Regret expressed by a Stormont adviser involved in the IRA murder of a primary school teacher in Northern Ireland does not go far enough, the sister of her victim has said.
Ann Travers reacted angrily after Mary McArdle, who was jailed over the killing of her 22-year-old sister Mary in the 1980s, broke her silence over her controversial appointment to the top Assembly role.
Ms Travers said the statement of regret, which stopped short of an apology, should not see her keep the job.
"'Sorry' would have helped but words are words," she said.
"The IRA and Mary McArdle committed an action 27 years ago and now I think action is called for, and the action is that she resign from that post."
Mary Travers was gunned down and her judge father, Tom Travers, badly injured when they were ambushed by an IRA gang as they emerged from church in Belfast in April 1984.
Ms McArdle was jailed over her role in the killing but subsequently released as part of the Good Friday peace agreement of 1998.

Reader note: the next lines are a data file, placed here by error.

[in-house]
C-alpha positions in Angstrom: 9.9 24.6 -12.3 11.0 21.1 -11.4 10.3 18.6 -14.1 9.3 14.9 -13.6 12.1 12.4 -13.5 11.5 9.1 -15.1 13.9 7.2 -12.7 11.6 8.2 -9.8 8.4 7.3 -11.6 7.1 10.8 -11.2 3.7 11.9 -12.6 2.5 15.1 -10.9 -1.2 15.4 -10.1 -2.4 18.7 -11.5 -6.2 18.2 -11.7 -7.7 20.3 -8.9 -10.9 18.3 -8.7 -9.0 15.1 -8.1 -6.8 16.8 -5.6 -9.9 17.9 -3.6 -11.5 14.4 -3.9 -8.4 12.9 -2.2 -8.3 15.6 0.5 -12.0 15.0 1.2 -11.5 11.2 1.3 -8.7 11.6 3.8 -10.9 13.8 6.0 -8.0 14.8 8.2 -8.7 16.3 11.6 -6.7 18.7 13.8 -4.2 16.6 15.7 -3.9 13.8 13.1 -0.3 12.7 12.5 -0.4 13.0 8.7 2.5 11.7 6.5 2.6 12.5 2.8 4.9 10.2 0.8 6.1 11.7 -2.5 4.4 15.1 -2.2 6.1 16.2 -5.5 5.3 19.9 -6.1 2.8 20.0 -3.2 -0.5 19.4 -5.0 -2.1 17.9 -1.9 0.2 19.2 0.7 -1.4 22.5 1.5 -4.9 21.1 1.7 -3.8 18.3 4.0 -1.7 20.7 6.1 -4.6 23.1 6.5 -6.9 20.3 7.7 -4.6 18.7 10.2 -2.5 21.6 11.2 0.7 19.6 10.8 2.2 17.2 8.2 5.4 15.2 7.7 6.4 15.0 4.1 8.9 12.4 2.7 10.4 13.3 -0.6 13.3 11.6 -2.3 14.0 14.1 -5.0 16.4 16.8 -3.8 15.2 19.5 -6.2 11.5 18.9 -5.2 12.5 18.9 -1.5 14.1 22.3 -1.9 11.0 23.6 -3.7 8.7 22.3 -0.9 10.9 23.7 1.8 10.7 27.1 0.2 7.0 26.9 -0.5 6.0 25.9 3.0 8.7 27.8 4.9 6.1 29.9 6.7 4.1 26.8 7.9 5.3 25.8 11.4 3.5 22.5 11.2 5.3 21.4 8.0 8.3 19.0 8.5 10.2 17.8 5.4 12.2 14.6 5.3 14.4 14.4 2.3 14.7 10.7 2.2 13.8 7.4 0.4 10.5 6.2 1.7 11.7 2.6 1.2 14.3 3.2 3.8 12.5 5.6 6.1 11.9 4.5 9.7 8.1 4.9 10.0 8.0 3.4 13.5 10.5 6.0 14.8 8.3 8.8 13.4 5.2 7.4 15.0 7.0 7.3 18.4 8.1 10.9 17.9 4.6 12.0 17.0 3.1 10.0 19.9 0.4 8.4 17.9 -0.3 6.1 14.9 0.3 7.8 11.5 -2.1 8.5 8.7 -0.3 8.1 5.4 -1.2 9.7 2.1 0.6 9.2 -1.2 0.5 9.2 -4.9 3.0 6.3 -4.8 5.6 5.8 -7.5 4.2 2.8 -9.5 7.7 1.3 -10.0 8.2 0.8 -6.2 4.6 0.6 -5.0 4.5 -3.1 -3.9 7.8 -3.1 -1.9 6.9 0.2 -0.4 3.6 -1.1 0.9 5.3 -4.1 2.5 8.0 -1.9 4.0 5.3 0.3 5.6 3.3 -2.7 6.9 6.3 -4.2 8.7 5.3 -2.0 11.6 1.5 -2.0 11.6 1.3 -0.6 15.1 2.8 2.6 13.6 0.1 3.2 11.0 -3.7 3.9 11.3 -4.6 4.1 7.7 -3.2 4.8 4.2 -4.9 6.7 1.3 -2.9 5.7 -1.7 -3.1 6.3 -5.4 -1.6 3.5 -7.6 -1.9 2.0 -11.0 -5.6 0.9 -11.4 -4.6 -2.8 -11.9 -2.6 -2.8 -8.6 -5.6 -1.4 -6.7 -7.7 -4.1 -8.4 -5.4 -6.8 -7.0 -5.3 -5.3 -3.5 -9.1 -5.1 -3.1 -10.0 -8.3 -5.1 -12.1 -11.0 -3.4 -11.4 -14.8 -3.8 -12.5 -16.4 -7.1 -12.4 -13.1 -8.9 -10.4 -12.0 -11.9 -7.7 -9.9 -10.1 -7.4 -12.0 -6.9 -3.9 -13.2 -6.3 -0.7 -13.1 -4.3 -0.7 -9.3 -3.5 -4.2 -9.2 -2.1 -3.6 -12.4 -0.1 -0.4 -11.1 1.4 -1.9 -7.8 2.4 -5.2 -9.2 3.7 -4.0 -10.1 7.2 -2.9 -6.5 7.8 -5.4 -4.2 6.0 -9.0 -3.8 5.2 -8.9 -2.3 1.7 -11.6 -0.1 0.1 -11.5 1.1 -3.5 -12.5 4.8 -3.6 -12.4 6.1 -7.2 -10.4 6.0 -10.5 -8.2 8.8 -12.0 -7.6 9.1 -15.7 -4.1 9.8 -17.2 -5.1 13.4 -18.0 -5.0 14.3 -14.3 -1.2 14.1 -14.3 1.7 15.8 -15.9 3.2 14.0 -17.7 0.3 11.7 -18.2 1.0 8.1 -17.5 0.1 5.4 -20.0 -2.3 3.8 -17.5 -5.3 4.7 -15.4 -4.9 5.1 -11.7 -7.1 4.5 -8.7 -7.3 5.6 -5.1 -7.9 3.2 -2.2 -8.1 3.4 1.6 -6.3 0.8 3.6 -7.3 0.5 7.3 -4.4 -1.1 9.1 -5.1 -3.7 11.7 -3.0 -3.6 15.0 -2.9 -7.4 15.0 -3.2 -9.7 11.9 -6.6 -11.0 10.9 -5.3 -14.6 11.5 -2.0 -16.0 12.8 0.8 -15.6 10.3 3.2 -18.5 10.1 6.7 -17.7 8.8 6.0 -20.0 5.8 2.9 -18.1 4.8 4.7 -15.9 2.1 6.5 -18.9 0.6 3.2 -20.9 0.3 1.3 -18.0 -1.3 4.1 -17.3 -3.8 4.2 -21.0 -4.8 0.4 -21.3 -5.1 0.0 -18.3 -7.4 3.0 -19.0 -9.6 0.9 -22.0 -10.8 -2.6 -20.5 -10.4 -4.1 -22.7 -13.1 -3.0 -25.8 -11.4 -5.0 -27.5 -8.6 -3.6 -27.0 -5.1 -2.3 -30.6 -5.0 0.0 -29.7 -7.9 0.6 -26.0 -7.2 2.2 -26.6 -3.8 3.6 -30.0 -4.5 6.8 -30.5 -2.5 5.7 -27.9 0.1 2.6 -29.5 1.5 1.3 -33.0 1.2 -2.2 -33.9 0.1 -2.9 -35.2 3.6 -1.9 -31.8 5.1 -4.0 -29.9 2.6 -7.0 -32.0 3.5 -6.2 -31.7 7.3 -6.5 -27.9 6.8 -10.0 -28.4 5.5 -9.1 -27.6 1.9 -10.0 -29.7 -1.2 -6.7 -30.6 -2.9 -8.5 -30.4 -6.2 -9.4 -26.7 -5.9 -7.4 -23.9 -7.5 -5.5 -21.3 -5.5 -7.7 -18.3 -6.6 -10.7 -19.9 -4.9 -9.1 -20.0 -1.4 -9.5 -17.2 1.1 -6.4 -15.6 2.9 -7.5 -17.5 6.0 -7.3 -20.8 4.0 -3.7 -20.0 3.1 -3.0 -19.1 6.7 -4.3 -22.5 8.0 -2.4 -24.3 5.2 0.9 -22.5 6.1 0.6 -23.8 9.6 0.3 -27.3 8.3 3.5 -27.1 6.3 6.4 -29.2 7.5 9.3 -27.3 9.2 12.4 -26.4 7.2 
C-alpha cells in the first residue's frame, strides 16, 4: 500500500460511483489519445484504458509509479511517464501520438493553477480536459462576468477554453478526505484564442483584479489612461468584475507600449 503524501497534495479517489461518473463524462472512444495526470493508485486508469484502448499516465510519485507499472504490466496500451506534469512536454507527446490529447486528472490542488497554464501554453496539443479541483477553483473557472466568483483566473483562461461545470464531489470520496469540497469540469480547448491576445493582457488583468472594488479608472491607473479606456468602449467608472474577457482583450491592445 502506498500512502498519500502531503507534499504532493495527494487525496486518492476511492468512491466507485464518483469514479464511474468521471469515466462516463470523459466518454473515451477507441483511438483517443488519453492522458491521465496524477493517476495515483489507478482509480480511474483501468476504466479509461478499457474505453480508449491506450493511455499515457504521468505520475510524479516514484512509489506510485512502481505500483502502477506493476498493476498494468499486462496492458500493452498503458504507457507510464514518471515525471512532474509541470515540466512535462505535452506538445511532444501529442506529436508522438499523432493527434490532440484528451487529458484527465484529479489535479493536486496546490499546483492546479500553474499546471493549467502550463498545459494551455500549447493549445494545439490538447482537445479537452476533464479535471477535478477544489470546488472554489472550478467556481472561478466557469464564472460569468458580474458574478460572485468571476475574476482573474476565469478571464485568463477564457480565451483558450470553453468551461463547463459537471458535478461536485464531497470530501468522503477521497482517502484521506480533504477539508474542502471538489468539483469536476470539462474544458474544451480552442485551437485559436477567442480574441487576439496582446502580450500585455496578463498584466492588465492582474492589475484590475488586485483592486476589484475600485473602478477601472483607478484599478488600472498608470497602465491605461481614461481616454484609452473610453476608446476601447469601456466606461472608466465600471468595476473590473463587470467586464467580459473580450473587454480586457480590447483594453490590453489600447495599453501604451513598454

The 46-year-old's appointment to the highly paid position of political adviser to Sinn Fein Culture Minister Caral Ni Chuilin last month whipped up a political furore.
Today she made her first public comment on the issue when she told a local Belfast paper that the murder was a mistake.
"I want to state clearly that the killing of Mary Travers was a tragic mistake and I regret that it happened," she said in the Andersonstown News.
But Ann Travers accused the republican of showing no respect to victims.
"While it may be described as being a mistake, she was shot in the back," she said.
"There were two gunman, one standing over Dad, shooting Dad, and the other one shot my sister in the back and attempted to murder my mother, held the gun up to my mother, my mother's head, but the bullets jammed in the gun."
She told the BBC: "Rather than Mary McArdle and Sinn Fein saying my sister's death was a mistake, what they should be saying is Mary Travers' death and murder is an embarrassment now to us and has come back to haunt us."